Shealey v. Mosely
ORDER RULING ON 11 REPORT AND RECOMMENDATION: The Court adopts the Magistrate Judge's recommendation 11 and incorporates it herein by reference. Accordingly, this action is dismissed without prejudice and without issuance and service of process. A certificate of appealability is denied. Signed by Honorable Joseph F Anderson, Jr on 08/30/2017. (dsto, )
UNITED STATES DISTRICT COURT
DISTRICT OF SOUTH CAROLINA
Donald S. Shealey, #501347-056,
C/A No. 4:17-1653-JFA
The pro se petitioner, Donald S. Shealey, is a federal prisoner in custody in South
Carolina at FCI Edgefield.
He brings this action pursuant to 28 U.S.C. § 2241
challenging his prior drug conviction in the United States District Court for the Eastern
District of North Carolina.
The Magistrate Judge assigned to this action1 prepared a Report and
Recommendation (“Report”) and stated that the action should be summarily dismissed
because the petitioner is seeking relief from his conviction. Such relief is available, if at
all, under 28 U.S.C. § 2255. The Report sets forth in detail the relevant facts and
standards of law on this matter, and the Court incorporates such without a recitation and
without a hearing.
The petitioner was advised of his right to file objections to the Report and
The Magistrate Judge’s review is made in accordance with 28 U.S.C. § 636(b)(1)(B) and Local Civil
Rule 73.02(B)(2)(d) (D.S.C.). The Magistrate Judge makes only a recommendation to this Court. The
recommendation has no presumptive weight, and the responsibility to make a final determination remains
with the Court. Mathews v. Weber, 423 U.S. 261 (1976). The Court is charged with making a de novo
determination of those portions of the Report and Recommendation to which specific objection is made,
Recommendation, which was entered on July 20, 2017. That deadline has now expired,
and the petitioner has failed to file objections to the Report. In the absence of specific
objections to the Report of the Magistrate Judge, this Court is not required to give any
explanation for adopting the recommendation. See Camby v. Davis, 718 F.2d 198, 199
(4th Cir. 1983).
As the Magistrate Judge notes in her Report, the petitioner is seeking relief from
his conviction and such relief is available, if at all, under 28 U.S.C. § 2255. To the extent
that petitioner asserts his petition under § 2241 is available to him under the Savings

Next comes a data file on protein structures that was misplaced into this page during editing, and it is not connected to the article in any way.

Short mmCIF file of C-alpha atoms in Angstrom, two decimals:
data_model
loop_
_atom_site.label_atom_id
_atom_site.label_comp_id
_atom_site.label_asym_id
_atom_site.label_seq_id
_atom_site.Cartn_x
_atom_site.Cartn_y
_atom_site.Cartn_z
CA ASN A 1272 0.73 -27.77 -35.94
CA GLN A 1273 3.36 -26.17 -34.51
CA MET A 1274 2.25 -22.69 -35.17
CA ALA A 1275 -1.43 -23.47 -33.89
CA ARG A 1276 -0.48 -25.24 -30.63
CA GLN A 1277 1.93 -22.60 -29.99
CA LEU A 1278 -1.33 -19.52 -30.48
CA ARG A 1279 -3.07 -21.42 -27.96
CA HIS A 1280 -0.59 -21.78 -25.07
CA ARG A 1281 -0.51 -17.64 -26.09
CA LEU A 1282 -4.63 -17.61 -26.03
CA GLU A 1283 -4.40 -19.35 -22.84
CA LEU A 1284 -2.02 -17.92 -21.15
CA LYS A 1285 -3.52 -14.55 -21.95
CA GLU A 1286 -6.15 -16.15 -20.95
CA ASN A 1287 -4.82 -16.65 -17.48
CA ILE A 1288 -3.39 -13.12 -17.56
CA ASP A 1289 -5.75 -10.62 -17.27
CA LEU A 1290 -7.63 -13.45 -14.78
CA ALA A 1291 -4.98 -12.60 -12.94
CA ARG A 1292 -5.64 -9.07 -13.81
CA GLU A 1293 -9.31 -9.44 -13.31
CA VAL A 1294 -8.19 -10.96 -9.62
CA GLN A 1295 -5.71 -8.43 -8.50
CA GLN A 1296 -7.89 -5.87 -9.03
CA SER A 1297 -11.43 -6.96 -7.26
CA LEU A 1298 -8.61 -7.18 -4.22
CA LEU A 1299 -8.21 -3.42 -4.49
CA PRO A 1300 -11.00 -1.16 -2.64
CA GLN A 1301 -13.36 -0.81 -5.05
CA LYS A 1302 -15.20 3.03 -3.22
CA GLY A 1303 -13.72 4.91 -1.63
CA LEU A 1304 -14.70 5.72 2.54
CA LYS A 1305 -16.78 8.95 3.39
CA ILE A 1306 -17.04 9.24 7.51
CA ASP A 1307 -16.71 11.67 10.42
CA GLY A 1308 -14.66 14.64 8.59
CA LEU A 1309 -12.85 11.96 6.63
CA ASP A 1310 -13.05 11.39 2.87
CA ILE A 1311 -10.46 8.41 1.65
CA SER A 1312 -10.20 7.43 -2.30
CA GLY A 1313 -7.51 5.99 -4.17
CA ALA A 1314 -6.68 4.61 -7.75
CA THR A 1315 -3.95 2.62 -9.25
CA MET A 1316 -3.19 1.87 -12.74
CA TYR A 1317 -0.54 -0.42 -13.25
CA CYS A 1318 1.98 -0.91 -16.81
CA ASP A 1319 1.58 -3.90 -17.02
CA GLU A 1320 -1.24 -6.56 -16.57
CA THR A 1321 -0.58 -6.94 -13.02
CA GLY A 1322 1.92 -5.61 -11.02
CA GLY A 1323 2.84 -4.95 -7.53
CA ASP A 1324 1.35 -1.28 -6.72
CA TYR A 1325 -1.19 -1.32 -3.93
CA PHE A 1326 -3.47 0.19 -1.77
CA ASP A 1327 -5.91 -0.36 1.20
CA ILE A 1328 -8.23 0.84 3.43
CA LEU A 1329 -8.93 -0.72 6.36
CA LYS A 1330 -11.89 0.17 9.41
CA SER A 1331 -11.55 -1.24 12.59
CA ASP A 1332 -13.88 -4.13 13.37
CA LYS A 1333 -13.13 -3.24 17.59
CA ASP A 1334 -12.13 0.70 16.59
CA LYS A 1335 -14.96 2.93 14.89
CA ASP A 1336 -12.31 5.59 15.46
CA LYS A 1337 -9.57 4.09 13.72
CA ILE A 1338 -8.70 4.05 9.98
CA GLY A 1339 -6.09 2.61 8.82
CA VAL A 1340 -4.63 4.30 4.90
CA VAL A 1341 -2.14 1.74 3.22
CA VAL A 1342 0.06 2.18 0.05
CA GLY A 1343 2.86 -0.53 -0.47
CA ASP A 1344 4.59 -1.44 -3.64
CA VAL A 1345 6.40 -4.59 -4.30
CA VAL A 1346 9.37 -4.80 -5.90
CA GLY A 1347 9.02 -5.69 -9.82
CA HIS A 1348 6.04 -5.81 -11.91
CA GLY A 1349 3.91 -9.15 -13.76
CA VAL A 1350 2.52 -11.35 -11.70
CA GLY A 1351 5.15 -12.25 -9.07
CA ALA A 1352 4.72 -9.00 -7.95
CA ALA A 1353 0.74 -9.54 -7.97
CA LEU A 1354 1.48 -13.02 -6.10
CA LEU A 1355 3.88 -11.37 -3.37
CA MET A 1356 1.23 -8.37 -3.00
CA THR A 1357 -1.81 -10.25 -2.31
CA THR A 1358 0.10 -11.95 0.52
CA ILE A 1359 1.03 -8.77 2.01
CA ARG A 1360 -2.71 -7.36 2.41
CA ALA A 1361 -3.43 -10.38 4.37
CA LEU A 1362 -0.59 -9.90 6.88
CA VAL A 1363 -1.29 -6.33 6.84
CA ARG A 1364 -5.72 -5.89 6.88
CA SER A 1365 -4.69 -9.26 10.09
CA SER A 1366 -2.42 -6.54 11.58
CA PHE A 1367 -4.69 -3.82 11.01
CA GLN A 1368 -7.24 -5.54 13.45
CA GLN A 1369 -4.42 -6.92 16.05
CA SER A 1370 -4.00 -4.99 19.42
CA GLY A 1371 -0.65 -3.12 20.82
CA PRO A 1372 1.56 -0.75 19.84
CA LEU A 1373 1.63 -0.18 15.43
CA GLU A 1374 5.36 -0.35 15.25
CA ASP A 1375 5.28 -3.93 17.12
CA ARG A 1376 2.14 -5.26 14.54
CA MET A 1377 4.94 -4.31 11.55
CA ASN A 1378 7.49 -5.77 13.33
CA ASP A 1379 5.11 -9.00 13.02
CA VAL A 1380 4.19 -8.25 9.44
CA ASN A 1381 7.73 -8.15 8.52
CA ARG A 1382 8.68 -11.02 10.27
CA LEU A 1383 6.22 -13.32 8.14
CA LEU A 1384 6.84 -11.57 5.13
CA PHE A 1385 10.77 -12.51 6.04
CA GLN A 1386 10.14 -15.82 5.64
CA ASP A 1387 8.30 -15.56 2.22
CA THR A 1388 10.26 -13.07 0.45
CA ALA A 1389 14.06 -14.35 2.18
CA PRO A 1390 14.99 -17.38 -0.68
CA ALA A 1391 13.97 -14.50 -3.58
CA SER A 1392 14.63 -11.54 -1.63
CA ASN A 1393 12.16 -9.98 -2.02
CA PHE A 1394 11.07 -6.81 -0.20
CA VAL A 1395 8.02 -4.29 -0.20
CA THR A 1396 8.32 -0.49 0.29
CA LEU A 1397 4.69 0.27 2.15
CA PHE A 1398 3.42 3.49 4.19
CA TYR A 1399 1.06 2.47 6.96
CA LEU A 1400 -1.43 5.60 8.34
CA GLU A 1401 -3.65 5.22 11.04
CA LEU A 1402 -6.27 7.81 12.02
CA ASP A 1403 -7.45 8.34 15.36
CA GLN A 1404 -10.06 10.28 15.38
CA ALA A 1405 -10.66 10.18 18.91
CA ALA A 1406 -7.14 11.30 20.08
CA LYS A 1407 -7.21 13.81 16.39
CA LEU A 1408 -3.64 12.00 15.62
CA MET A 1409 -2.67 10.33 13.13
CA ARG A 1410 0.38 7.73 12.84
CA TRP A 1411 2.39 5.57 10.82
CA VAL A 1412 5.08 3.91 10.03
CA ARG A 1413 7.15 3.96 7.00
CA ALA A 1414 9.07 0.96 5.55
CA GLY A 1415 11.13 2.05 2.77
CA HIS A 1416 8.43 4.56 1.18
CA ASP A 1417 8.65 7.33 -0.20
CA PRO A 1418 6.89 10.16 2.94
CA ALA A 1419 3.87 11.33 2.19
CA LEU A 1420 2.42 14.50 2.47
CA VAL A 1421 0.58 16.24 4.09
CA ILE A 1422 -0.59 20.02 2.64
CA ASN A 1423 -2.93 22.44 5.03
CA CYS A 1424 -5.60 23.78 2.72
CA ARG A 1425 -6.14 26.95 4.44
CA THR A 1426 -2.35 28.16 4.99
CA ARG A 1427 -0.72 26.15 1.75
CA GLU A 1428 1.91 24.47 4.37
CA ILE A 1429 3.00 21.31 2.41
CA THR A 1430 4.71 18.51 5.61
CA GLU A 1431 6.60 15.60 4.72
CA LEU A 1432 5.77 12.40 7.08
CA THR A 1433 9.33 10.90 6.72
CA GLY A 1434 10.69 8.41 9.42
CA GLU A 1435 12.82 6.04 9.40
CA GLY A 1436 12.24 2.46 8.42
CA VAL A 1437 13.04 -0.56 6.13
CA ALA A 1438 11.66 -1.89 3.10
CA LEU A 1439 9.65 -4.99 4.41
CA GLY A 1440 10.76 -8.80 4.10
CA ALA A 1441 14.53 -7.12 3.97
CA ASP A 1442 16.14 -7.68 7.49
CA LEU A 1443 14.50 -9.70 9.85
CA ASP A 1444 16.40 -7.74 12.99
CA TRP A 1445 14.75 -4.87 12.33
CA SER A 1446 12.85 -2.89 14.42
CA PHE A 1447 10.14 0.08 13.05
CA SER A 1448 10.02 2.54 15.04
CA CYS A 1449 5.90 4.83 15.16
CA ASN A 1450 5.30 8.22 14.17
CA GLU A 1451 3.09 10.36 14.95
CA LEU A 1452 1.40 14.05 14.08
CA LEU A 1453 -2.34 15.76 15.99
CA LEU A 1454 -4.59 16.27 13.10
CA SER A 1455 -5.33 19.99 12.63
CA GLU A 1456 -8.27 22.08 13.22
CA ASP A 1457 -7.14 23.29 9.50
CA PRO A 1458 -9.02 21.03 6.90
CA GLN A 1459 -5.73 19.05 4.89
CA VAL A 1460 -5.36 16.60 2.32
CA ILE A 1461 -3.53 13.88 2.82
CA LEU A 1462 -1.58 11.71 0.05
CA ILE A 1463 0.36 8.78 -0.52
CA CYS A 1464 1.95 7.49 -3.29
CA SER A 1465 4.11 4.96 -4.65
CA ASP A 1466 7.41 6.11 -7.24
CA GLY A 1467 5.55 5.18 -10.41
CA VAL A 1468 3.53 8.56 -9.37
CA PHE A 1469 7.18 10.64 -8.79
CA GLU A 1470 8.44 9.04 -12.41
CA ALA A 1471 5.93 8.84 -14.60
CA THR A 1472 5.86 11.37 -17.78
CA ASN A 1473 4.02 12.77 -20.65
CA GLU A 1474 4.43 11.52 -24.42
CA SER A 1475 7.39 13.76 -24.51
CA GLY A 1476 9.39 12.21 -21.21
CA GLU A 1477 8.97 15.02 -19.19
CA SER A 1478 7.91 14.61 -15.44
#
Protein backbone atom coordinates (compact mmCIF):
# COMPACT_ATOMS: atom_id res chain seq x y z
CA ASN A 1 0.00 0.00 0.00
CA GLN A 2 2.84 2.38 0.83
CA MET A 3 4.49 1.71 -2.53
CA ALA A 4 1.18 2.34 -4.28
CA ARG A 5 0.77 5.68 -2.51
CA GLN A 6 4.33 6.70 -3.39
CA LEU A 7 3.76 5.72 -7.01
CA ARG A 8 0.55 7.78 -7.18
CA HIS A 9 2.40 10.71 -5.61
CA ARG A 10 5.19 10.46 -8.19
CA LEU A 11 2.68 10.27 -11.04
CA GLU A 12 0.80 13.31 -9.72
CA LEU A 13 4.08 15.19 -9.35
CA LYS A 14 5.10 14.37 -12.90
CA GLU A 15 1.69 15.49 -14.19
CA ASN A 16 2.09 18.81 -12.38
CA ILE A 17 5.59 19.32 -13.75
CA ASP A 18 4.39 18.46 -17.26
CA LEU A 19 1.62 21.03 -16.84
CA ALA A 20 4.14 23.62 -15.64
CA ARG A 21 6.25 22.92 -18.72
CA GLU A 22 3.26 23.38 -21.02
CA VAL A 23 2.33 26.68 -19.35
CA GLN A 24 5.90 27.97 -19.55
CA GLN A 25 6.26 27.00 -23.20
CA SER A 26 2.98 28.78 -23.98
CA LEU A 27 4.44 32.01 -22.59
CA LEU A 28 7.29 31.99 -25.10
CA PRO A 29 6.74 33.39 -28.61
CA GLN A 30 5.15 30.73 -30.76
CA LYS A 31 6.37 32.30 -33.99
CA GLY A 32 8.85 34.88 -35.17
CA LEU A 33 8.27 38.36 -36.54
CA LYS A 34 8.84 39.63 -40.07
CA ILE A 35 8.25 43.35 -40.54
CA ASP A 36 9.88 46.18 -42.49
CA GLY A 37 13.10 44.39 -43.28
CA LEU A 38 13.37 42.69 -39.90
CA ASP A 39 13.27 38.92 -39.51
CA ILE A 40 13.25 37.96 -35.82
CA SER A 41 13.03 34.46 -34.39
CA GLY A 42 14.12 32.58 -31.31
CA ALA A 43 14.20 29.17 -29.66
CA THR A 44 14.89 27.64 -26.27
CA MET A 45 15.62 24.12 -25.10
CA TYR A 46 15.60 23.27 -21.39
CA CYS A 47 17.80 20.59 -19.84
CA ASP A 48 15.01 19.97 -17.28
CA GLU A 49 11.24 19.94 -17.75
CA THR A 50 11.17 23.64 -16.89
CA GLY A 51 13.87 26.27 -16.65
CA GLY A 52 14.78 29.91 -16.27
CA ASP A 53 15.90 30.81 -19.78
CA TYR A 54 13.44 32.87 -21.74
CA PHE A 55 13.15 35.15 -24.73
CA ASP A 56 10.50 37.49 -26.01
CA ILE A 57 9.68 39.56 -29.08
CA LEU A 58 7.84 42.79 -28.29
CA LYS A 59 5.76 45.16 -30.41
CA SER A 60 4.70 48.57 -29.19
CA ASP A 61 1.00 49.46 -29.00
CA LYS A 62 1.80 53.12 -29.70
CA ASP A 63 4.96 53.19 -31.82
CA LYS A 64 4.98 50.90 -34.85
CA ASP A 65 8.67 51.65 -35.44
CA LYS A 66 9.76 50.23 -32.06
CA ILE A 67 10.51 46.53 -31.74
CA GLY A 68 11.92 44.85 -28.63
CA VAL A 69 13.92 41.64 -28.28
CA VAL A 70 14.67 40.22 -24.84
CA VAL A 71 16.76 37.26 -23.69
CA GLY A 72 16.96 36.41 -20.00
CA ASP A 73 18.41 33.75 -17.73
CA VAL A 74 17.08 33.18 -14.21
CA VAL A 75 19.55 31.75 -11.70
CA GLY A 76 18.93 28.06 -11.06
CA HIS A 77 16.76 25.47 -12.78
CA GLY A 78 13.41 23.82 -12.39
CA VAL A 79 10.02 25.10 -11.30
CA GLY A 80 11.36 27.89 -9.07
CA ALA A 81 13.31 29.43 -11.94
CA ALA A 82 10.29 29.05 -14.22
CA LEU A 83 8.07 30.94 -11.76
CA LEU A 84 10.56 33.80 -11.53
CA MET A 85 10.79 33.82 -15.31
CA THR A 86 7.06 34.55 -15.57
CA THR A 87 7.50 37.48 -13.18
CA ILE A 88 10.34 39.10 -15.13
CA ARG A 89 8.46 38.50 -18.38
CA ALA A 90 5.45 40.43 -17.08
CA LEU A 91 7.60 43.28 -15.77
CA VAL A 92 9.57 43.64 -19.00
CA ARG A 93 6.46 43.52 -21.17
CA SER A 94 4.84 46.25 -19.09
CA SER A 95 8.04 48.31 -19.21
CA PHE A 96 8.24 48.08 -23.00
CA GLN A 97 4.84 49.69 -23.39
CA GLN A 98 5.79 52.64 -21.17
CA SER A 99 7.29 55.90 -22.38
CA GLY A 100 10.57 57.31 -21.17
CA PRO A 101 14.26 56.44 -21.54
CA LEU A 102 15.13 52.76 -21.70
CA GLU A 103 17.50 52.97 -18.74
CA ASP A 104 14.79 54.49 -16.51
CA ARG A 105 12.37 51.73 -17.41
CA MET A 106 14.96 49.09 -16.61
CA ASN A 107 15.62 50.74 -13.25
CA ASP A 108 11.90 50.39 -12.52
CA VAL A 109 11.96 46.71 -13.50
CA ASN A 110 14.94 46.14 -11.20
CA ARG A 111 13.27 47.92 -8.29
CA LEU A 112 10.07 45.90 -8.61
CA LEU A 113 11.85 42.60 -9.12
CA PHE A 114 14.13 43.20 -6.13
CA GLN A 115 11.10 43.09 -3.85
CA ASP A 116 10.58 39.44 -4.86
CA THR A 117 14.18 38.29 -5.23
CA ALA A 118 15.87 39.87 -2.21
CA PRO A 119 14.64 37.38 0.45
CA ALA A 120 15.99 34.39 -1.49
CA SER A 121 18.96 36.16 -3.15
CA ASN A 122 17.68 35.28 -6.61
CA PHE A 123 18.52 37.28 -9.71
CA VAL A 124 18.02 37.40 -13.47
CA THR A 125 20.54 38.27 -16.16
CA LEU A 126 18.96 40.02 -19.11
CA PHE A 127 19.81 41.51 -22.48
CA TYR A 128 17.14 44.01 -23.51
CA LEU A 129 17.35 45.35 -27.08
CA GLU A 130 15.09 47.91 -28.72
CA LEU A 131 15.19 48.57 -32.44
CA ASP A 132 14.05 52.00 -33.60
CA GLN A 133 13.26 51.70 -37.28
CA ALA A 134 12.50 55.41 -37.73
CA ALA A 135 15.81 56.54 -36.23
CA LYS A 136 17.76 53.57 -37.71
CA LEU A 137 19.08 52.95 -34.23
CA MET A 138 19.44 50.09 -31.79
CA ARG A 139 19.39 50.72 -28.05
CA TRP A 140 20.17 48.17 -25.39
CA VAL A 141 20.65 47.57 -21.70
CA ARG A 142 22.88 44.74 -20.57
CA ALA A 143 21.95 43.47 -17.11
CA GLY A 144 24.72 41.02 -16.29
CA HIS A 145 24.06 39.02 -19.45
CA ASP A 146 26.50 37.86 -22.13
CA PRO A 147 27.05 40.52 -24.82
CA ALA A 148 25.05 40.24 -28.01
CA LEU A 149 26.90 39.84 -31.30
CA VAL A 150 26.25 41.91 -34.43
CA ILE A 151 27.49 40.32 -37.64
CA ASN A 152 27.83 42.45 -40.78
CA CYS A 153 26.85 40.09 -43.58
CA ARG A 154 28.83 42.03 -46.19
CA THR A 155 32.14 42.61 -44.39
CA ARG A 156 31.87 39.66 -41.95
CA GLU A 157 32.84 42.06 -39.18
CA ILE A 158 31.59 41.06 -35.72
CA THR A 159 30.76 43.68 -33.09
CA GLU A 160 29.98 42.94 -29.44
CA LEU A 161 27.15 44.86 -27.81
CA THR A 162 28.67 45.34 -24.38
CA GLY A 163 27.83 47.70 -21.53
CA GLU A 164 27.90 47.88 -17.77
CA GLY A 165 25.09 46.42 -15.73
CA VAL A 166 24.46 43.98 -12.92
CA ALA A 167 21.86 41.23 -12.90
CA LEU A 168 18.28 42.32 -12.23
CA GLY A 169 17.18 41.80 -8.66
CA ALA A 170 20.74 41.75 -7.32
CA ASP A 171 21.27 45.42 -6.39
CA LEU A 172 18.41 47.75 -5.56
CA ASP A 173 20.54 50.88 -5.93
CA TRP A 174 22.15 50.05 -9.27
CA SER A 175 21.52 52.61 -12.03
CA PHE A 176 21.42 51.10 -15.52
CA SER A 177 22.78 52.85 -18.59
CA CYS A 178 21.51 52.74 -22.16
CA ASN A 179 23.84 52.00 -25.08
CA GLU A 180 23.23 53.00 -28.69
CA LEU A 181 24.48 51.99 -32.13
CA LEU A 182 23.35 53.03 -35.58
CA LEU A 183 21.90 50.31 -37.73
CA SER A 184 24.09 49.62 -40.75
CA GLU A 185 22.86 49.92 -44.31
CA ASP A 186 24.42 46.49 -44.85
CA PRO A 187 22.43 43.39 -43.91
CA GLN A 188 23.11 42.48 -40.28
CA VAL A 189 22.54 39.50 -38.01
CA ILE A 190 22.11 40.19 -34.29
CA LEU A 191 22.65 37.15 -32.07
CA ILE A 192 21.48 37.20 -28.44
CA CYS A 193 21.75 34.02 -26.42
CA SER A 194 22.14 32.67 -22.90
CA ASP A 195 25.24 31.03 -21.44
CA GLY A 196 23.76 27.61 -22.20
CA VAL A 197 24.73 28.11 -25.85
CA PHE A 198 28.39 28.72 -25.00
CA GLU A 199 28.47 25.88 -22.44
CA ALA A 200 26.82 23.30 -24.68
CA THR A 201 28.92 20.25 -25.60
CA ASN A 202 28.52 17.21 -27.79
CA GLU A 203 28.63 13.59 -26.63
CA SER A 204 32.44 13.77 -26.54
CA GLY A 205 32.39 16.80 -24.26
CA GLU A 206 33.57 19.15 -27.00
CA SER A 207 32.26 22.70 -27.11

Clause of 28 U.S.C. § 2255(e), as interpreted by In re Jones, 266 F.3d 328, 333–34 (4th
Cir. 2000), the Magistrate Judge concludes that § 2241 is unavailable to the petitioner
because he falls short of meeting the Jones criteria. Specifically, the Magistrate Judge
noted that the “Petition fail[ed] to demonstrate that the conduct for which Petitioner was
convicted has been deemed non-criminal by any substantive law change since his
criminal conviction was finalized or since the filing of his § 2255 motion.” (ECF No. 11
This Court agrees and finds that it does not have jurisdiction to entertain
petitioner’s § 2241 petition.
Moreover, the petitioner has not exhausted his
administrative remedies before bringing a claim under this statute.
After a careful review of the record, the applicable law, and the Report and
Recommendation, the Court adopts the Magistrate Judge’s recommendation and
incorporates it herein by reference.
Accordingly, this action is dismissed without
and the Court may accept, reject, or modify, in whole or in part, the recommendation of the Magistrate
Judge, or recommit the matter to the Magistrate Judge with instructions. See 28 U.S.C. § 636(b)(1).
prejudice and without issuance and service of process.
Because the petitioner has failed to make “a substantial showing of the denial of a
constitutional right,” a certificate of appealability is denied. 28 U.S.C. § 2253(c)(2).2
IT IS SO ORDERED.
August 30, 2017
Columbia, South Carolina
Joseph F. Anderson, Jr.
United States District Judge
A certificate of appealability will not issue absent “a substantial showing of the denial of a constitutional
right.” 28 U.S.C. § 2253(c)(2) (West 2017). A prisoner satisfies this standard by demonstrating that
reasonable jurists would find both that his constitutional claims are debatable and that any dispositive
procedural rulings by the district court are also debatable or wrong. See Miller-El v. Cockrell, 537 U.S.
322, 336 (2003); Slack v. McDaniel, 529 U.S. 473, 484 (2000); Rose v. Lee, 252 F.3d 676, 683 (4th Cir.
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